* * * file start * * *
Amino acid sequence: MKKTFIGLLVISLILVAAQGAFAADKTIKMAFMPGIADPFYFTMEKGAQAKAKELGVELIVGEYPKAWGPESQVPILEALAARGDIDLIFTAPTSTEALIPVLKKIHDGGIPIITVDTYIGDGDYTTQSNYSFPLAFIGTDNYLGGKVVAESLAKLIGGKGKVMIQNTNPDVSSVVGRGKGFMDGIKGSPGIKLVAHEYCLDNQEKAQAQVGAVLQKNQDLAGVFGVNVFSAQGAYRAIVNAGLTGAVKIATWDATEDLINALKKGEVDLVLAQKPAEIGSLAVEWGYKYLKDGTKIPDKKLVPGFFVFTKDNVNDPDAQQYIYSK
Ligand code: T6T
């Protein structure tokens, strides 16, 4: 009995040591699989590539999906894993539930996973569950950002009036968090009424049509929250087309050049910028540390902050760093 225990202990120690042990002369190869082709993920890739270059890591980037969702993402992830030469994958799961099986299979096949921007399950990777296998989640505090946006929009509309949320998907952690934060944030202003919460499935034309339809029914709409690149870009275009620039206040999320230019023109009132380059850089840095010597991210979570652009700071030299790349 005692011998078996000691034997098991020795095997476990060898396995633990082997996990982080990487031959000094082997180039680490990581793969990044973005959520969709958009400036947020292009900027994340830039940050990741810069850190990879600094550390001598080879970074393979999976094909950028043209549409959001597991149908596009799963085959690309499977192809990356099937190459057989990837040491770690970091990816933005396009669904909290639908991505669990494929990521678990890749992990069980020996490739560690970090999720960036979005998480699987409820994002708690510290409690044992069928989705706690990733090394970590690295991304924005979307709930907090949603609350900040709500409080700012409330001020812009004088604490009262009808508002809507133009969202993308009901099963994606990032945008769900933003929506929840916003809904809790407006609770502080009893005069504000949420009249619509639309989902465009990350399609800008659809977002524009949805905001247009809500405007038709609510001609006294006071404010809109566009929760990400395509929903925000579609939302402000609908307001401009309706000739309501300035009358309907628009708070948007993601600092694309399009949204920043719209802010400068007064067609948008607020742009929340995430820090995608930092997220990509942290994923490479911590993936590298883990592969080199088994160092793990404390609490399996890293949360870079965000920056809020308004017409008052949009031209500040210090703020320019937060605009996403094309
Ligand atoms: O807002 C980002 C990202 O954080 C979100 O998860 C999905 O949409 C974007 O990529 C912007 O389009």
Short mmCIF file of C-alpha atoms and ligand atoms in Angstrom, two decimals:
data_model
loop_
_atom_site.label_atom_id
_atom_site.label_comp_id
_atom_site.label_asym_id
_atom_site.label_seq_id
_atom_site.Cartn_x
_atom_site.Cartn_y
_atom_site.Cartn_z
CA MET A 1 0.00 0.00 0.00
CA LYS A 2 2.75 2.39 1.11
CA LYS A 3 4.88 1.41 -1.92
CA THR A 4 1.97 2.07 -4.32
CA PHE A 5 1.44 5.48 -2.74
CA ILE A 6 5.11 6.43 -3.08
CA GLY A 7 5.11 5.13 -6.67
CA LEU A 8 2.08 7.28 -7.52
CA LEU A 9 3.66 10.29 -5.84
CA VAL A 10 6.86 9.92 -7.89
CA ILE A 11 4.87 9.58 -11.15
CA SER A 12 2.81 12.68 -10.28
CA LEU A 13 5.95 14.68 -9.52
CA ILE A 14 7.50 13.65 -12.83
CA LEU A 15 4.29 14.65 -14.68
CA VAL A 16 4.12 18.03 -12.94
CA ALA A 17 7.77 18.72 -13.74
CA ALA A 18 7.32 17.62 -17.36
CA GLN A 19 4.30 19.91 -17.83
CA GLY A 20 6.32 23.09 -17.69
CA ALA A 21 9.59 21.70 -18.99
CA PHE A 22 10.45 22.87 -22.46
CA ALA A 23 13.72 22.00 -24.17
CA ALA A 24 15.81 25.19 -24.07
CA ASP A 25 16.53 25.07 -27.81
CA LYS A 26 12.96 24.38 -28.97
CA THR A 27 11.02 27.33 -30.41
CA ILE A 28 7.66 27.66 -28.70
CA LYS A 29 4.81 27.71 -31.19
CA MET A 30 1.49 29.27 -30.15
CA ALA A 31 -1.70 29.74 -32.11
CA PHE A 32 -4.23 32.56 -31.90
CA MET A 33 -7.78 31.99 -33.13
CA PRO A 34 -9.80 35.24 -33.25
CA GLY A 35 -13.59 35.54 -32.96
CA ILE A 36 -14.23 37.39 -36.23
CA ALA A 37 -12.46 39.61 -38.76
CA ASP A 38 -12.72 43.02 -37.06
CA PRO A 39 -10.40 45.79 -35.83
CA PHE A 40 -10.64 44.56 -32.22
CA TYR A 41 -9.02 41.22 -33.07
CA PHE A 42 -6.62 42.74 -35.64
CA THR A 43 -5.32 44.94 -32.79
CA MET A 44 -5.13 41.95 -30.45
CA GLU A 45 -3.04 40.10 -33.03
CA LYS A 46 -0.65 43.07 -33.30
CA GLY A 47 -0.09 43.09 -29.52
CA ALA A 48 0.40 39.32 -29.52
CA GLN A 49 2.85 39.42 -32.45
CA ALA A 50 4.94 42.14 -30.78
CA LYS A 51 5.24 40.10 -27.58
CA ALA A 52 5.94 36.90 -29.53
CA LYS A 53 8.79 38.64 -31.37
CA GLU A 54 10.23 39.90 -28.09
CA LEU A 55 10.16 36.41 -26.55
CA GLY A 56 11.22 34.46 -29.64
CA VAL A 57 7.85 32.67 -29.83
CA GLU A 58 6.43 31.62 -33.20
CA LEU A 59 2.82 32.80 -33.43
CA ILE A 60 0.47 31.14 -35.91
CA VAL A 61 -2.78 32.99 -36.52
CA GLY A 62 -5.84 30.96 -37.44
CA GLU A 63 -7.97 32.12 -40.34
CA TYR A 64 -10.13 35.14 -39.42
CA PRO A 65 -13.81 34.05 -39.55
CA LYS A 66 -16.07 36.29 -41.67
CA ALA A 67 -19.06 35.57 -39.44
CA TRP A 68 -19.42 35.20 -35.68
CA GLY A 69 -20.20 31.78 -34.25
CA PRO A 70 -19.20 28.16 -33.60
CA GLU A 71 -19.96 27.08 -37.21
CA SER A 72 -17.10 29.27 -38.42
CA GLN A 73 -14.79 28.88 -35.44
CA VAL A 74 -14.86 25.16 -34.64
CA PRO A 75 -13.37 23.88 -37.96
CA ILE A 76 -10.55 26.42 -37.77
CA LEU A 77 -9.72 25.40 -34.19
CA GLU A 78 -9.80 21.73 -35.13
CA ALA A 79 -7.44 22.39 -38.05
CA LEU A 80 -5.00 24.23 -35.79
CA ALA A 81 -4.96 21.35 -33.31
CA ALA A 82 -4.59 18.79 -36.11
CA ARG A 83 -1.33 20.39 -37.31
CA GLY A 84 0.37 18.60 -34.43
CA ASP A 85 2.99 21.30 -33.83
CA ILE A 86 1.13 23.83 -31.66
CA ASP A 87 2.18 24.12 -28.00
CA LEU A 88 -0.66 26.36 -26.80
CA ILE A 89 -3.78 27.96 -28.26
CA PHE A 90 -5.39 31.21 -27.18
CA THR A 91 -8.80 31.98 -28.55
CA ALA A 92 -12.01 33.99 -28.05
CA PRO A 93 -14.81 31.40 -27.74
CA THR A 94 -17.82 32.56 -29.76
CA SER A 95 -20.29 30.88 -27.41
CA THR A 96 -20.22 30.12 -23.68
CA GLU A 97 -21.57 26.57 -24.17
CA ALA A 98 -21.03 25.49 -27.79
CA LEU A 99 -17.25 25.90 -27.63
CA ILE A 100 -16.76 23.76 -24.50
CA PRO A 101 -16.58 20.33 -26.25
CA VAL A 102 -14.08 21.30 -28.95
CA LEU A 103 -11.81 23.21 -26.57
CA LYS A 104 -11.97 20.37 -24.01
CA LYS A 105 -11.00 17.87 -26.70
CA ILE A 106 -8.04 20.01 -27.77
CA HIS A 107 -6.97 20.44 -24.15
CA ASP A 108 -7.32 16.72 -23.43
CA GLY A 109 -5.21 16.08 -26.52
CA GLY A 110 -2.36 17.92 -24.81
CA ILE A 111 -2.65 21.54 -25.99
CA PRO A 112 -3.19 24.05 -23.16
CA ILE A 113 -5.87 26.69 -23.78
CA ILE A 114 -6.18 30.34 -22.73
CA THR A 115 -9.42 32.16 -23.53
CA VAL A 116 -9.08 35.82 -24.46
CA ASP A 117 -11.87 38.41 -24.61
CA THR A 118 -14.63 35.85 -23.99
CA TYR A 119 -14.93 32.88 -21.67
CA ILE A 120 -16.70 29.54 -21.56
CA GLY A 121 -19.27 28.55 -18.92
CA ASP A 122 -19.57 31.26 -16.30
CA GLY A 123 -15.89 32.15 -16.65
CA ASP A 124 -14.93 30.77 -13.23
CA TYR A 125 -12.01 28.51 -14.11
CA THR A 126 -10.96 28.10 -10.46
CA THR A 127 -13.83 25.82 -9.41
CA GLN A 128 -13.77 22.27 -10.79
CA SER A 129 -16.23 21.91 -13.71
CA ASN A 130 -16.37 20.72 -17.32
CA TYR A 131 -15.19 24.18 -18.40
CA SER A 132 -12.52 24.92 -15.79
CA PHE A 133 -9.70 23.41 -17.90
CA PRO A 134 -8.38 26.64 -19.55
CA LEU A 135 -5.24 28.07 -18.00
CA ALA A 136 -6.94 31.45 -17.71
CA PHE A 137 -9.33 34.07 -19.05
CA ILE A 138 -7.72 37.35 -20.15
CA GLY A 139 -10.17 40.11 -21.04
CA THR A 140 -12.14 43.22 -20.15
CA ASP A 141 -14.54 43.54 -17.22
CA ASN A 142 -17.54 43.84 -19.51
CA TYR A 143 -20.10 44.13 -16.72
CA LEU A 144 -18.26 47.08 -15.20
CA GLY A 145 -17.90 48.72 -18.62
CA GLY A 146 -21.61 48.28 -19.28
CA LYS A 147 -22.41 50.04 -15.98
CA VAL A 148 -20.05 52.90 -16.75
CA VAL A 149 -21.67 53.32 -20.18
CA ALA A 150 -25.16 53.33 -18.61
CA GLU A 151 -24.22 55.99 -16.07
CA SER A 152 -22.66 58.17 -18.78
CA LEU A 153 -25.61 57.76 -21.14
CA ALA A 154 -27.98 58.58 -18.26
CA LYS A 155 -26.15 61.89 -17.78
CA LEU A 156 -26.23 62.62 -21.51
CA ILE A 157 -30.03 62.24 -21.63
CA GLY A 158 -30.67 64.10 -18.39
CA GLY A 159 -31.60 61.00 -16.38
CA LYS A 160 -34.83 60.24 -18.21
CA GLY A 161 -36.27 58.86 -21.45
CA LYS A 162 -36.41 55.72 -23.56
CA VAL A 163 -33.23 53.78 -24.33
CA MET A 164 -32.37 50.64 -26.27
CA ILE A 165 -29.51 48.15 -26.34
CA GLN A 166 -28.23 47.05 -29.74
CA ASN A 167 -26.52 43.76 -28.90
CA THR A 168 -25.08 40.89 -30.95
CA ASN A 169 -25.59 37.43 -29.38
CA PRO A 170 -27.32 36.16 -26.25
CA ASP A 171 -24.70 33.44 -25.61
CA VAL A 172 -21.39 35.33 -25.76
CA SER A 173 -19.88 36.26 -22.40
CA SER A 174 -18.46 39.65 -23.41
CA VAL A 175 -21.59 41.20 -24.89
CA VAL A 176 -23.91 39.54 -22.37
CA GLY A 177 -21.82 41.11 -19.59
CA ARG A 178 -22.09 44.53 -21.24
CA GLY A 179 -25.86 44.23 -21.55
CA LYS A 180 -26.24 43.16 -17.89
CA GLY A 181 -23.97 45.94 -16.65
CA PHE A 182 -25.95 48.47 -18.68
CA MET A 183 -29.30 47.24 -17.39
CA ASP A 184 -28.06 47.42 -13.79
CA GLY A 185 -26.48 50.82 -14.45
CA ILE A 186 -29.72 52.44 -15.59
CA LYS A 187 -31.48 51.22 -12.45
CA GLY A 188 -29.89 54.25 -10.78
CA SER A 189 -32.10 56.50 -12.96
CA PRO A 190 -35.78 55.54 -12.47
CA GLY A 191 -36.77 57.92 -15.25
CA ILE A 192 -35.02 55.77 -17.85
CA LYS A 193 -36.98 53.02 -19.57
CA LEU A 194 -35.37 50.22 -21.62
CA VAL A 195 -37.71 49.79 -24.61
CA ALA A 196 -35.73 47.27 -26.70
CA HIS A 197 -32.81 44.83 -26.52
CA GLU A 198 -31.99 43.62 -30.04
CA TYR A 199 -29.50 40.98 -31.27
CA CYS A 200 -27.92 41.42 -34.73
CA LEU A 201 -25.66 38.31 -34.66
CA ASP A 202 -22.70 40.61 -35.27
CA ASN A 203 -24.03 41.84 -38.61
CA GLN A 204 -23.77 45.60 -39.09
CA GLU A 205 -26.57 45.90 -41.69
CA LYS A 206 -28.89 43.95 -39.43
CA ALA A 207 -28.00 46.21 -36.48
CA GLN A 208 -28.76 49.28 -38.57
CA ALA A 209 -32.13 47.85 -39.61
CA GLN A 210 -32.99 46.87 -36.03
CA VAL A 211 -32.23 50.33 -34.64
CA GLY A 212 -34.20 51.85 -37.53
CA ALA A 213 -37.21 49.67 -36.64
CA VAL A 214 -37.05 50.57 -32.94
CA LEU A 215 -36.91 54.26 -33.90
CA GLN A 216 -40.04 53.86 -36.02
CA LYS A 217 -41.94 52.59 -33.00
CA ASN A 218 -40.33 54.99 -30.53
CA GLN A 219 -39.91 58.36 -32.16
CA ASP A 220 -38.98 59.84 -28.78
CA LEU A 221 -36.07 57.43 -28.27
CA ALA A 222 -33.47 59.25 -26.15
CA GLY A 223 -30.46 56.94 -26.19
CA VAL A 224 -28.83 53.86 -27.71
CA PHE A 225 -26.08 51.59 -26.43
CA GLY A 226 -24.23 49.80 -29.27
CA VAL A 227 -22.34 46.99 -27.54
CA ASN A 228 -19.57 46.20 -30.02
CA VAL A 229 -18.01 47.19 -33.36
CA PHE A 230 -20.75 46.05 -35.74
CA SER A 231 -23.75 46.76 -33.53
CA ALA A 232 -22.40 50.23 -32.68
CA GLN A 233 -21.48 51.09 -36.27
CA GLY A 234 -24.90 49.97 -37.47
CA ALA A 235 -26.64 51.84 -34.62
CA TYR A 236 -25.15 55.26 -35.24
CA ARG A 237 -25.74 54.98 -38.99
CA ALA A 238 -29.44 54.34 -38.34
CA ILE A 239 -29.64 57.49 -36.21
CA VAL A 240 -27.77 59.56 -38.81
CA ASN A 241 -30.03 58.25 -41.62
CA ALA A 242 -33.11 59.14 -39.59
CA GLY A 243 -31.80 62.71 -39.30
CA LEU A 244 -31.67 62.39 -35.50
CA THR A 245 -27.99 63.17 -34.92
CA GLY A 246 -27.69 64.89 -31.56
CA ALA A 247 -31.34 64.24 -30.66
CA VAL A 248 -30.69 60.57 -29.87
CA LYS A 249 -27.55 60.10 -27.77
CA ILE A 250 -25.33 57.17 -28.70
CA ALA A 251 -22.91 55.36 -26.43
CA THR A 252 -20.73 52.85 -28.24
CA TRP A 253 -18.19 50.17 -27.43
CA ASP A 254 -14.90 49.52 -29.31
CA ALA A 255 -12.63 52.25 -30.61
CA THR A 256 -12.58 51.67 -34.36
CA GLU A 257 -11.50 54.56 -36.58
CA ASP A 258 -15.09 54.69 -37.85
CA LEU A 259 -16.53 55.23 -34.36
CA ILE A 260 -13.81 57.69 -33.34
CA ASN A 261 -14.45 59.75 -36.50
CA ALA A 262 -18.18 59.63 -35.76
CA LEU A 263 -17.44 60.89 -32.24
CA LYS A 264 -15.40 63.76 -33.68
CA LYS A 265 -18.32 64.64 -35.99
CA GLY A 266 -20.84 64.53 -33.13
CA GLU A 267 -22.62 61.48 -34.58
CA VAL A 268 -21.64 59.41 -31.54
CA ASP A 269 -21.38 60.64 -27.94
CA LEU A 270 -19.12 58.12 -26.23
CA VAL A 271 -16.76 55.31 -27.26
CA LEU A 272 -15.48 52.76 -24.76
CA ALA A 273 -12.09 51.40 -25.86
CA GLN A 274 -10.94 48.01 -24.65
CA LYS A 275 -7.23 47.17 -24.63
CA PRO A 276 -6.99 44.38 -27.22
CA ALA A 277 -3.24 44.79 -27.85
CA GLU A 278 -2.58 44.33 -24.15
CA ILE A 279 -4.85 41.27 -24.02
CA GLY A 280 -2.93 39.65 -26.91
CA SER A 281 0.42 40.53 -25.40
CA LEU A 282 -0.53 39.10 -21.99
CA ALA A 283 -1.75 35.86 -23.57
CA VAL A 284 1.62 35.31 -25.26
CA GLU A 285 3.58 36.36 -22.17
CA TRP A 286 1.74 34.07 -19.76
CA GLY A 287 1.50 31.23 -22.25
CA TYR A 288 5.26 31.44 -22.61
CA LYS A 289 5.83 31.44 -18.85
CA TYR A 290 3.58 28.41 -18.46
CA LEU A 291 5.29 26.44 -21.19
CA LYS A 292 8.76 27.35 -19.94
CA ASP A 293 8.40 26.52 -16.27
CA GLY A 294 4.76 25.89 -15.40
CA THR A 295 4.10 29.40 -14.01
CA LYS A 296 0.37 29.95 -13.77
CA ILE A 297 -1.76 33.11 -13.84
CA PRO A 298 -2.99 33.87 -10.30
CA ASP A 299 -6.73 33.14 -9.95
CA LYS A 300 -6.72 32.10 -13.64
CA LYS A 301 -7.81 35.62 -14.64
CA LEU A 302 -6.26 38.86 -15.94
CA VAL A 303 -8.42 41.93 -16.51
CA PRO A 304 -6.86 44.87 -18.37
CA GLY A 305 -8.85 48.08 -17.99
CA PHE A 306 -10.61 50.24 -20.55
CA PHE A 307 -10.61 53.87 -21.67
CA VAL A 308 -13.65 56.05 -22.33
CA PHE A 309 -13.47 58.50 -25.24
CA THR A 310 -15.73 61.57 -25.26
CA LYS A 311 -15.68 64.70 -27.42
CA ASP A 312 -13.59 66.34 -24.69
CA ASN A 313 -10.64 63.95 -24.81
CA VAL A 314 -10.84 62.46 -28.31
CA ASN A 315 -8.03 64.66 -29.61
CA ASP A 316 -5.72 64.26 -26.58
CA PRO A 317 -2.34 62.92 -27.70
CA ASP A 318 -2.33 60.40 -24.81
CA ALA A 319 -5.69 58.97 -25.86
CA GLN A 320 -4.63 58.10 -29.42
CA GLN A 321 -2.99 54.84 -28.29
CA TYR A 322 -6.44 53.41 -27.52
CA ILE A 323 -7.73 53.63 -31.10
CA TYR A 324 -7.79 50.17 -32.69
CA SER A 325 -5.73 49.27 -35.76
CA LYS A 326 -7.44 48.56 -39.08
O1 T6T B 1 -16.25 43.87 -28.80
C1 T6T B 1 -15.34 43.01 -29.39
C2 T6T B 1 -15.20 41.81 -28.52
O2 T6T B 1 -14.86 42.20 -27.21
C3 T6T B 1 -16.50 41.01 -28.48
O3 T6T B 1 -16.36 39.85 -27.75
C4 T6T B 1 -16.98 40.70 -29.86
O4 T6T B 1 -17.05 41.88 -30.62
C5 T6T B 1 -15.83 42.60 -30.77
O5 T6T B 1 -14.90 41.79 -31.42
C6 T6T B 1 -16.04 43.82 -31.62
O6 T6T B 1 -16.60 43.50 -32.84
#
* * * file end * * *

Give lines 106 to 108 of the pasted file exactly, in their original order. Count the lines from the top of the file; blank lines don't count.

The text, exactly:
CA ALA A 92 -12.01 33.99 -28.05
CA PRO A 93 -14.81 31.40 -27.74
CA THR A 94 -17.82 32.56 -29.76